Where you can buy Pale-leaf Sunflower

Pale-leaf Sunflower is typically not sold in nurseries, as it isn’t a typical ‘garden friendly’ plant. But it can be purchased at specialty nurseries that deal in Native Plants. You can find native plant nurseries near you on our interactive map.

Where to buy seeds

We have ordered a variety of native flower seeds from Everwilde Farms, which you can order right from Amazon through our link on our RECOMMENDED PRODUCTS PAGE. (We may earn a small commission when you purchase through our links, at no cost to you. This helps support our website.)

Uses of Pale-leaf Sunflower


Due to this plant’s aggressive nature, Pale-leaf Sunflower should not be grown in mulched or formal gardens. It is best left to established meadows, open woods, prairies, and roadsides. This is absolutely one of the most aggressive plants I’ve ever grown, and was the subject of a video I made some years ago (since hidden, as my initial attempts to contain it did not work).

How to contain Pale Leaf sunflower

I have had some success containing this flower by planting it inside of a pot that was completely lined with landscape fabric. The spread has essentially been contained, as far as I can tell. But I will briefly recount my history dealing with the rhizomes of this plant.

Back in 2017/2018, when I was first constructing my backyard Microprairie I included this plant, not truly understanding what I may be getting into. This is before my YouTube channel and before I became more adept at documenting my garden, so you’ll have to forgive me for not having too many pictures.

But in it’s second year I noticed a lot of sprouts all round where the flowering stalk was the previous year. These sprouts basically made a 3′ diameter, expanding radially from the center. I should have taken this warning and investigated, but alas I got ‘busy’ as we all do. And I basically ignored it the rest of the season.

sunflower spreading rhizomes
This is an aggressive sunflower!

At the start of it’s 3rd year though, I could see I had a problem. Sprouts were expanding rapidly and weaving in and out of places they shouldn’t. I grabbed my potato fork and went to work. Loosening all the soil I uncovered a vast and dense network of thick rhizomes weaving every which-way around a 10-20′ area. I dug up enough to fill several gallons in a 5 gallon bucket. But, rather than just plant a few sprouts and repeat this exercise, I decided to try to plant a few sprouts inside of a pot with the bottom cut out, thinking that the rhizomes would stay in the top 2-3″ of soil. So that is what I did, with the pot walls extended 6-9″ deep. I considered the problem solved, and moved on…..

Then 2021 hit. And I was still pulling random sprouts that were connected to rhizome fragments that I had missed the previous year. This seemed to be a manageable problem. But around the pots, which were supposed to contain the spread, I noticed multiple shoots that should not have been there. So, I grabbed a spade and excavated the area only to find out that the rhizomes, once they had hit the wall of the pot turned downward. They went underneath the edge of the pot and then turned upwards, reaching for the soil surface either directed by gravity or temperature.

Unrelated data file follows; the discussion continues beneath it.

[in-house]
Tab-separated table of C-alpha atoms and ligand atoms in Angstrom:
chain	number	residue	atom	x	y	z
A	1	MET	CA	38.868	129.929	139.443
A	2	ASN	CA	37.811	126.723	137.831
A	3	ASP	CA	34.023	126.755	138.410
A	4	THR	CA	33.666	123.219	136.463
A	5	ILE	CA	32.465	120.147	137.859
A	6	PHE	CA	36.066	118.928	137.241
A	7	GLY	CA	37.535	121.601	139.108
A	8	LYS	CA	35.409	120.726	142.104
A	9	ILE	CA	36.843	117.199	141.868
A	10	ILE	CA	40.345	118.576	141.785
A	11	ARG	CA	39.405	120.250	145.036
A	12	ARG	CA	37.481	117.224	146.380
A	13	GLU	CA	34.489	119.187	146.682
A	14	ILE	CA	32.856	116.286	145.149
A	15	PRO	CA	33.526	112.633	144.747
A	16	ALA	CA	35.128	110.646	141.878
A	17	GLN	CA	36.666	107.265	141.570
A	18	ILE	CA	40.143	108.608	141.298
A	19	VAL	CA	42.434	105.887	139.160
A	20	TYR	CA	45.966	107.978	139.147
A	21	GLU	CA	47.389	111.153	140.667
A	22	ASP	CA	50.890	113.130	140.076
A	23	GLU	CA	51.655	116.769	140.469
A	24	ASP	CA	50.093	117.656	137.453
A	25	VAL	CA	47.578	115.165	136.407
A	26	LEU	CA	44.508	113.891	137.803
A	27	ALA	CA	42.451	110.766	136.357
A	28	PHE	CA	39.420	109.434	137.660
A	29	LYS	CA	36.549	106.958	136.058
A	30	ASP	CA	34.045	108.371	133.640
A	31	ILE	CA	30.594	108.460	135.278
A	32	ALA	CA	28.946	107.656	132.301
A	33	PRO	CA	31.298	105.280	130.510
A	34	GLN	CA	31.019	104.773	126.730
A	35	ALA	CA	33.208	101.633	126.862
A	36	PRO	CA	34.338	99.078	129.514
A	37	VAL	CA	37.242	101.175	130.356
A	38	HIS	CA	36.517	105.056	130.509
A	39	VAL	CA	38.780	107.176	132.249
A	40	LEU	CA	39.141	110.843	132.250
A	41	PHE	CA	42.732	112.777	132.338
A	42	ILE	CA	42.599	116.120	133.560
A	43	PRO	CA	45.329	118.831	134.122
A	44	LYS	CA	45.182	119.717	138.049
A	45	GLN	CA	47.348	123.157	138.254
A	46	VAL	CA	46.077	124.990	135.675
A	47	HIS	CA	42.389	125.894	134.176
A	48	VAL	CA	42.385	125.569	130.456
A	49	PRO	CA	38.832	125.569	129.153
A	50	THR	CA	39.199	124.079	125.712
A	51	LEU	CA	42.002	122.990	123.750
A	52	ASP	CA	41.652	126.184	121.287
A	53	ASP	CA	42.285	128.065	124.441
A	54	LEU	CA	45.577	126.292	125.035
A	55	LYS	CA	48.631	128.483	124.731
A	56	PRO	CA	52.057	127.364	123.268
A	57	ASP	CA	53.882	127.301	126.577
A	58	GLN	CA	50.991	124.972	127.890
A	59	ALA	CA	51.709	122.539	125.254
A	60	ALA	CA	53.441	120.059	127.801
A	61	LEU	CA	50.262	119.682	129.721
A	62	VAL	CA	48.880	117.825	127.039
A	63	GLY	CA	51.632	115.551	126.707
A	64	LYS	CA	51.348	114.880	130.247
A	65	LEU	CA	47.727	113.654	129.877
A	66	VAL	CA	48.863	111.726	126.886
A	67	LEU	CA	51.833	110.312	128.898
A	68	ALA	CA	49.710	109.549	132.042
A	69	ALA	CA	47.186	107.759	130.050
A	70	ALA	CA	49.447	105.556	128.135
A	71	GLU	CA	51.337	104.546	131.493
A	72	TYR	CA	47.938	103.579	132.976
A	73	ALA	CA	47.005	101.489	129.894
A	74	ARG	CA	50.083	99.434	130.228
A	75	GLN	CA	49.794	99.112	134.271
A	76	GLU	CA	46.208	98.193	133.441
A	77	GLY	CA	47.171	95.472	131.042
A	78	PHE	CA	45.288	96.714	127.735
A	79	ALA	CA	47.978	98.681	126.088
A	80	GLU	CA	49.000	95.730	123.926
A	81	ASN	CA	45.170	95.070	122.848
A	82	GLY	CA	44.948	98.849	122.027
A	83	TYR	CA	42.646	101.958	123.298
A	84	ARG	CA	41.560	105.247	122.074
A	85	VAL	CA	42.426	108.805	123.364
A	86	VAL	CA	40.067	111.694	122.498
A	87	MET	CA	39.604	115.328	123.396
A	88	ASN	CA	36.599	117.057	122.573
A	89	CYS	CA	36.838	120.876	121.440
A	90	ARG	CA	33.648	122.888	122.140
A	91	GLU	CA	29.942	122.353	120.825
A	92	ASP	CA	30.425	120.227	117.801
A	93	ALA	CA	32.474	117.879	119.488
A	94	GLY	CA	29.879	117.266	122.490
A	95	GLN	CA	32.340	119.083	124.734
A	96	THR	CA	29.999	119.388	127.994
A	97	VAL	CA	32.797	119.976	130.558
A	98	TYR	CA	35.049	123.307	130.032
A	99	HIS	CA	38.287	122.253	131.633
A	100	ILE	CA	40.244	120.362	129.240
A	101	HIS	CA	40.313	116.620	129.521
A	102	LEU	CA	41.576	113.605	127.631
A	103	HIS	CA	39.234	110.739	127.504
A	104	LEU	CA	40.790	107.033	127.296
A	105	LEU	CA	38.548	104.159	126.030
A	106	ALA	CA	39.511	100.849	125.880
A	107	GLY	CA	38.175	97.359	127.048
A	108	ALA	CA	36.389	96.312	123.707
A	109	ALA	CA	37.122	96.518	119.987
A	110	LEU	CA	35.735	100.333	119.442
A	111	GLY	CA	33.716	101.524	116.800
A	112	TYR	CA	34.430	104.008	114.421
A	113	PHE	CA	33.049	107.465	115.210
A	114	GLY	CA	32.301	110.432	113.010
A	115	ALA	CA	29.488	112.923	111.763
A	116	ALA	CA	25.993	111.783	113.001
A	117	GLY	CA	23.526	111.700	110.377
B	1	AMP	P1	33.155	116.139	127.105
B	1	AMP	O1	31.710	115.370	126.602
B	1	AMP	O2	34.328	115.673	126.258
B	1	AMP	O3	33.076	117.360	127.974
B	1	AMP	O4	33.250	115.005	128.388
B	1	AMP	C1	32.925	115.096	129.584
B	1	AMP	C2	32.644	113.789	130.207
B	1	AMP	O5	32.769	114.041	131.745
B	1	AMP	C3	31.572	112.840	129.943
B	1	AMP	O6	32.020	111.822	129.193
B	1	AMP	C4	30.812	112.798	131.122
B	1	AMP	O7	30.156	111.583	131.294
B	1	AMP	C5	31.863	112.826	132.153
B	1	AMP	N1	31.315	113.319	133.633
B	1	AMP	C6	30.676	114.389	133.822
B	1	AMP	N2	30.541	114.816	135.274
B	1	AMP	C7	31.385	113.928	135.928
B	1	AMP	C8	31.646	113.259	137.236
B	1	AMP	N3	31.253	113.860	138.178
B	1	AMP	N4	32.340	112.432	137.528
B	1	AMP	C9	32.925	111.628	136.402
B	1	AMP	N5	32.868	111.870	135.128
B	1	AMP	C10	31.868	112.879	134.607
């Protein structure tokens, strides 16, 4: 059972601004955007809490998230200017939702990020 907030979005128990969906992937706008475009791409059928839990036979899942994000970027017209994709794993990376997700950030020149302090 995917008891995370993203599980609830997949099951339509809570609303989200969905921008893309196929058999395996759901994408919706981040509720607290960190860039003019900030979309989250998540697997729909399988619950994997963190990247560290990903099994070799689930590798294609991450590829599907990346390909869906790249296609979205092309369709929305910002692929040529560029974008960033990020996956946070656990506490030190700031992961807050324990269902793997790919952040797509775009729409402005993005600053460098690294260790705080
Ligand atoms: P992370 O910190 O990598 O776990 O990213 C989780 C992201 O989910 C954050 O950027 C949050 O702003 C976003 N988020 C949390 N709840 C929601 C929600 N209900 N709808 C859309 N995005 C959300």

So, this put me at a crossroads. I had been defeated in containing this hyper-aggressive sunflower…at least for the moment. Do I just rip it out and poison any survivors? Or do I attempt to contain it again…..

Well, I decided that I would get creative. I thought what if I were to plant it within a large pot, but the roots couldn’t escape? This would work if there were no drain holes. But, that would lead to other problems (probably root rot). However, I thought that perhaps I could line the bottom and sides with landscape fabric, thinking that it would prevent the rhizomes from escaping. This method worked.

containing aggressive plants
This is several years after planting in pots lined with landscape fabric. The beast is finally contained.

Well, it’s been several years, and this solution has worked. The few sprouts I find each year are coming from other plants that escaped my wrath in 2021. I always trace their rhizome to see their origin, and they all end at an old dead torn part of rhizome – never from the pots.

Companion Plants

Pale leaf Sunflower does well with other sun-loving flowers that are of decent size, and can tolerate medium-moist to dry soil. Some good pairings include Wild Bergamot, Spotted Beebalm, Echinacea, and some Mountain Mints. For some ornamental grasses that pair well, try Little Bluestem or Purple Top.

Medicinal Uses

Historically Native Americans used the roots of Pale Leaf Sunflower to treat worms or for respiratory problems. Infusions or decotions were made and administered[6].

Final Thoughts

Quite possible the most aggressive native plant I’ve encountered (next to Goldenrod or Snakeroot), Pale-leaf Sunflower has it’s place in wild areas, meadows, prairies, and roadsides. It does produce numerous beautiful flowers that are beneficial to a large number of pollinators, and birds will also favor the seed like other members of the Helianthus genus.

If you have a wild border garden or meadow, this can make a great addition once the area has already been established for 2-3 years. And while I have managed to tame this flower, I would necessarily recommend someone else take the risk! But it is beautiful, and if you are in love with sunflowers, well, this can be another addition to your collection to keep those beautiful yellow Helianthus flowers showing nearly all season.

Find more native plants here


[1] – Helianthus strumosus. USDA NRCS. Accessed 17MAR2024.

[2] – Helianthus strumosus. Accessed 03MAR2024. Archived version.

[3] – Balogh, Lajos. “Sunflower Species.” Helianthus spp.) In: Botta-Dukát, Z. & Balogh, L.(eds.). The most important invasive plants in Hungary (2008): 227-255. Accessed 05MAY2024

[4] – Moson, D. L. “Host-parasite relations in the Gibberidea disease of Helianthus strumosus.” Mycologia 65.5 (1973): 1158-1170.

[5] – – Robertson, Charles. “Flowers and insects; lists of visitors of four hundred and fifty-three flowers.” (1928).

[6] – Helianthus strumosus L., North American Ethnobotany Database. Accessed 16MAY2024.

Joe Foster

Hi - I grew up outdoors in nature - hiking, fishing, hunting. In high school I got my first job at a garden center where I learned to garden and landscape. I've been growing plants from seed and designing native plant gardens for over 10 years. I hope to share some of my knowledge with you! You may have seen some of my videos I create on our YouTube channel, GrowitBuildit (more than 10 million views!). You can find my channel here: Additionally I am a wood worker / DIY enthusiast. I enjoy designing/building projects (with hand tools when I can!). I hope to give you some tips and useful information!